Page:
Agencies Working To Keep Harmful Plants And Animals Out

zebramusselsThey are about the size of a dime, reproduce rapidly and can attach to any hard surface. If they become established in Washington, they could cause hundreds of millions of dollars a year in damage.

They are zebra and quagga mussels, and a partnership of state agencies is implementing a new strategy to make sure these critters don’t hitchhike on watercraft and spread into Washington’s waterways.

“If introduced into the Columbia River system, zebra and quagga mussels could cost taxpayers hundreds of millions of dollars a year in lost hydropower production and damages to irrigation systems. They also would shut down state rivers and lakes to boating, fishing and commercial businesses,” said Wendy Brown executive coordinator of the Washington Invasive Species Council.

Beginning this week, the Washington State Department of Transportation will notify commercial haulers of oversize watercraft that their oversize load permit information is being provided to the Washington State Patrol and Washington Department of Fish and Wildlife and that state law prohibits the transport of aquatic invasive species. When the cargo appears at a Washington port of entry, state inspectors will look for zebra and quagga mussels. The permit application lists a toll-free telephone number for more information.

The partnership is just one way the Washington Invasive Species Council, the Washington State Department of Transportation, the Washington State Patrol and the Washington Department of Fish and Wildlife are working to keep zebra and quagga mussels and other potentially invasive plants, animals and pathogens out of Washington.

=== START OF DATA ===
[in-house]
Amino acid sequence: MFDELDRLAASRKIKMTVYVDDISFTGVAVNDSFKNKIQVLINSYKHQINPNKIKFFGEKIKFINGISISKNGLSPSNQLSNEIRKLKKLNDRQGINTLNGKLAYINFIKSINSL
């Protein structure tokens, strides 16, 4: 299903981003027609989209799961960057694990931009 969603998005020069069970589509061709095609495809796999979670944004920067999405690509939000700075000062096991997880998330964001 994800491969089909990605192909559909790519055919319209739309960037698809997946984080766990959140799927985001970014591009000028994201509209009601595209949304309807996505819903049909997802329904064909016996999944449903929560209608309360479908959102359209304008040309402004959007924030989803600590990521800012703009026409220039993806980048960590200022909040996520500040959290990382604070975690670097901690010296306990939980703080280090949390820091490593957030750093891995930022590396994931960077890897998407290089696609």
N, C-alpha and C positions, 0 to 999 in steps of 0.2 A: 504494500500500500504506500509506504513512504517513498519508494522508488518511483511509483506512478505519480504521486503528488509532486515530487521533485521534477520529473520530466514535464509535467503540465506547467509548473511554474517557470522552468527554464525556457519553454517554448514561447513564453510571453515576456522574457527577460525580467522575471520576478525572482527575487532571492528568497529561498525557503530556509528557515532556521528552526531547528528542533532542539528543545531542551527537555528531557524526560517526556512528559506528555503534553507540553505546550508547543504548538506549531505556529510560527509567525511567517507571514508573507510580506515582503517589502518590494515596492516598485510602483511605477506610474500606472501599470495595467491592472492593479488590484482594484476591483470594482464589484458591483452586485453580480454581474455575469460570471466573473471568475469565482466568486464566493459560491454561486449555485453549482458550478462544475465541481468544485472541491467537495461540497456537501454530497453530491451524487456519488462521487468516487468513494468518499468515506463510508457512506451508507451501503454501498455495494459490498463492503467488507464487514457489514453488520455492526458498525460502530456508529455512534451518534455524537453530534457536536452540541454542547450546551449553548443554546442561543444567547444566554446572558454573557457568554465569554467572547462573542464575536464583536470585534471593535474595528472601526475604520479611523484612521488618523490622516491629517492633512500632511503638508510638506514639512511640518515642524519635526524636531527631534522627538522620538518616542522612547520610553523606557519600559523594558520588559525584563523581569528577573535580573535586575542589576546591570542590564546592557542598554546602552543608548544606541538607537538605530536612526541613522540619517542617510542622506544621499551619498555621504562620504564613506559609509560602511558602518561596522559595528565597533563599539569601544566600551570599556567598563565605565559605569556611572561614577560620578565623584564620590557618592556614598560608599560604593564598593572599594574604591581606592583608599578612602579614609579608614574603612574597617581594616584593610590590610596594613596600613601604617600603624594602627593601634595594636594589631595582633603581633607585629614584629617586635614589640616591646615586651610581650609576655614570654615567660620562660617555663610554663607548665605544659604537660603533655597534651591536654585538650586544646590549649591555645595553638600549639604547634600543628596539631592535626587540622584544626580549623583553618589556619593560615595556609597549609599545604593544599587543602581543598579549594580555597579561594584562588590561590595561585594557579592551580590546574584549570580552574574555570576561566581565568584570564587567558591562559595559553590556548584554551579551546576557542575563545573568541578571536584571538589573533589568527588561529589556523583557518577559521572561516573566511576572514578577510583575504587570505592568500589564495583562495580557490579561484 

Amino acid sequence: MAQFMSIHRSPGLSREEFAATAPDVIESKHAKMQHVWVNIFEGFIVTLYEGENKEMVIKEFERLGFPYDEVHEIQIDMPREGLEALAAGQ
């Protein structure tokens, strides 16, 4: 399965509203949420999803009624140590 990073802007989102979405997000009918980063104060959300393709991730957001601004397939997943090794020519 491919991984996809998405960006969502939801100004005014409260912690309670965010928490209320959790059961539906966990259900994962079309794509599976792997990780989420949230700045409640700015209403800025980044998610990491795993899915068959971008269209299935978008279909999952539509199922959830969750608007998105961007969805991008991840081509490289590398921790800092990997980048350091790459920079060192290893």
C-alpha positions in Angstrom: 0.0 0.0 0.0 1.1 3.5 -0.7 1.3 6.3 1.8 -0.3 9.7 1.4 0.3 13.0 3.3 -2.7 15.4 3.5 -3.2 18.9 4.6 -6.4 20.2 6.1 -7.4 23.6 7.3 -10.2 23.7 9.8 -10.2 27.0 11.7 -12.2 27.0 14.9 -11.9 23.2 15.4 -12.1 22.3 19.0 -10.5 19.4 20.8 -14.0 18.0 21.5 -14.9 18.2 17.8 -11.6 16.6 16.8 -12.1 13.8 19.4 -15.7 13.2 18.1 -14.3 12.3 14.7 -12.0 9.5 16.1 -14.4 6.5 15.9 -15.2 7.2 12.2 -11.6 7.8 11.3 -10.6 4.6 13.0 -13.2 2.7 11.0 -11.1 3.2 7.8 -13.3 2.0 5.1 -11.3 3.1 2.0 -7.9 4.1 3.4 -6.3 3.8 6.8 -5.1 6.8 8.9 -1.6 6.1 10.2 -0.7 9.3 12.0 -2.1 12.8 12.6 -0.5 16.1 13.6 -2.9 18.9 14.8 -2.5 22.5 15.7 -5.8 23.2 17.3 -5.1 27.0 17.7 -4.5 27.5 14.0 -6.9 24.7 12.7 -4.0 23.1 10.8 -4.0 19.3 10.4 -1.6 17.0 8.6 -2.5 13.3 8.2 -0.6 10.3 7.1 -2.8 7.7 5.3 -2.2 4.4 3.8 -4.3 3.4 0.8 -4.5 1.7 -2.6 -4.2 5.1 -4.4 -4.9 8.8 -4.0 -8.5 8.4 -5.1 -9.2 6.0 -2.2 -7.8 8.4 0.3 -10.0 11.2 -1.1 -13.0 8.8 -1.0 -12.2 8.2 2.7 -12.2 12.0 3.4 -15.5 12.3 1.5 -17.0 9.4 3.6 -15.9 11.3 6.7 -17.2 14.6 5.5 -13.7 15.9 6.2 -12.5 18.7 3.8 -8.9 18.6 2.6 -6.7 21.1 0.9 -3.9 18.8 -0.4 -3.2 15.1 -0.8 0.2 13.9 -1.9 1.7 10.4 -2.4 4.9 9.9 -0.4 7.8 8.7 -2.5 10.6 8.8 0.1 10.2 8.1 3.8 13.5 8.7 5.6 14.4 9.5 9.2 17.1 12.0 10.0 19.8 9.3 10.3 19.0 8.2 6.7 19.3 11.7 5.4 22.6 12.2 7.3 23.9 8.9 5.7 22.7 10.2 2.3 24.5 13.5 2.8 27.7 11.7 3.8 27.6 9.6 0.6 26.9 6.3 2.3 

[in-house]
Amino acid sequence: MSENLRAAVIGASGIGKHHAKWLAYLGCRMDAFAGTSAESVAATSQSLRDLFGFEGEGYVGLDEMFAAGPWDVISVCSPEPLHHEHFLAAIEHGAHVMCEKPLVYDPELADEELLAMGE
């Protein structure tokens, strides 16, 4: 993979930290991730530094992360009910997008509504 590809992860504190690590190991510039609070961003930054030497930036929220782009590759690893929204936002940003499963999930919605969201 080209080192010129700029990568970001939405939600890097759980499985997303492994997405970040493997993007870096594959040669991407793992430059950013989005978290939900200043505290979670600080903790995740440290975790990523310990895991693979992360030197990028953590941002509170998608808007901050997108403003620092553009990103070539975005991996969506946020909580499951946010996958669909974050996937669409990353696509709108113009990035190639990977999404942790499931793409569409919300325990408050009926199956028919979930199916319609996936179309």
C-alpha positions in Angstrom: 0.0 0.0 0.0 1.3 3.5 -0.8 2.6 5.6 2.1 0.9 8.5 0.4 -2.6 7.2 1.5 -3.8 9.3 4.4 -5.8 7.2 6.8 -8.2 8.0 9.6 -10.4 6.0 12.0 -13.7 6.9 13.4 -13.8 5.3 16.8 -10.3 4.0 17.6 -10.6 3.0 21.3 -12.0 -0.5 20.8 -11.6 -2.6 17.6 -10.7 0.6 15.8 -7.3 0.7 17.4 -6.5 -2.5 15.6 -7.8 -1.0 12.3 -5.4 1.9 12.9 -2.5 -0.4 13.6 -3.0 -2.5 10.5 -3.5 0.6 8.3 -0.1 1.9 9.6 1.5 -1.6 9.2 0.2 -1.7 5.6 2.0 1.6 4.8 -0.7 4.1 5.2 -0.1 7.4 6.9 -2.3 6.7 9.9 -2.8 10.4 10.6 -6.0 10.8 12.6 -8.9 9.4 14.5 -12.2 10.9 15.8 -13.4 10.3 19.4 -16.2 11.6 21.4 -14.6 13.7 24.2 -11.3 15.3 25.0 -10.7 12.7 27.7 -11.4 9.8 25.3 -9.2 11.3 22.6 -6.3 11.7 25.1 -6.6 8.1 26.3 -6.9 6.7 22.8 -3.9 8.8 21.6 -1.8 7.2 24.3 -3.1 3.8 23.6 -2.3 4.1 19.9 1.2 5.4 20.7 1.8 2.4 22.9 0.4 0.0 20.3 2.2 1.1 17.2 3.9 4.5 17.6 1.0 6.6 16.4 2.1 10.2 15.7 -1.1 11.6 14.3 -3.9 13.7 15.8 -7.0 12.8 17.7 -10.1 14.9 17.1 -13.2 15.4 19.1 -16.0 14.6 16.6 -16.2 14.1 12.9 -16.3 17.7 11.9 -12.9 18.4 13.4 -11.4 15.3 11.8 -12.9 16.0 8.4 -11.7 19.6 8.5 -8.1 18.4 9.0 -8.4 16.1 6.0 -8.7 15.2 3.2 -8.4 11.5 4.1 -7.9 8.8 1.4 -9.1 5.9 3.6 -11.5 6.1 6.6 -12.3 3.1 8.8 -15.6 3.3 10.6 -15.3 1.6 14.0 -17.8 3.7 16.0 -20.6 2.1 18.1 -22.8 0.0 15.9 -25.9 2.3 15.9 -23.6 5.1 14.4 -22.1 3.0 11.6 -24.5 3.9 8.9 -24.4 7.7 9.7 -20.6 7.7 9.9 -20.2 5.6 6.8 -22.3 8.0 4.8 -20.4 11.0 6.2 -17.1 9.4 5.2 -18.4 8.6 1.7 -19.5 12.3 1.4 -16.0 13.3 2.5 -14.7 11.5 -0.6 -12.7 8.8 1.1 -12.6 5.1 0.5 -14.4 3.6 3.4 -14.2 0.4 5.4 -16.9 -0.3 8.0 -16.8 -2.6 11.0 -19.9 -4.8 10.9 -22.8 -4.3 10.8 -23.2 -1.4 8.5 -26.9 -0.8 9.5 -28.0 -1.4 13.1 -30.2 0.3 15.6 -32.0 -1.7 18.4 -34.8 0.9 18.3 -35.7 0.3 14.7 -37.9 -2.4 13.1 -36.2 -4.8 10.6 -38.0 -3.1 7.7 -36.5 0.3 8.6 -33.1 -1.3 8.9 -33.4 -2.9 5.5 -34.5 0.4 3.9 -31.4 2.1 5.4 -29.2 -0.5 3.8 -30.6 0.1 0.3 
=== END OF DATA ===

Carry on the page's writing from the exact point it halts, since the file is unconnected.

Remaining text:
“The only way these invaders can move to a new body of water is by traveling on the roads,” said Chris Christopher, director of maintenance operations for the Washington State Department of Transportation. “So we’re working together to stop them from hitching a ride into our state’s lakes and rivers.”

Zebra and quagga mussels clog water intake pipes and filters, reducing water pumping capabilities for power and water treatment plants. Once established, these mussels change ecosystems and consume food sources critical to native mussels and other species, such as salmon and trout.

“The Washington State Patrol has a key inspection role in this partnership,” said Bill Balcom, a commercial vehicle enforcement officer with the Washington State Patrol. “Our officers are trained to look for the mussels as the vessels come through our ports of entry and will work closely with the Department of Fish and Wildlife when we find the mussels.”

In addition to inspections through the permit process, the agencies are working to educate Washington boaters and those who tow vessels across state lines to Washington.

“It’s both dangerous to our ecosystem and illegal to transport invasive species,” said Allen Pleus, Washington Department of Fish and Wildlife’s aquatic invasive species coordinator. “Keeping invasive species out is vital, and all citizens should be aware of what they look like and how to prevent them from entering the state.”

More about zebra and quagga mussels

·         Washington Invasive Species Council zebra and quagga mussels information: www.invasivespecies.wa.gov/priorities/zebra_quagga_mussels.shtml

·         Washington Department of Fish and Wildlife Aquatic Invasive Species: www.wdfw.wa.gov/ais/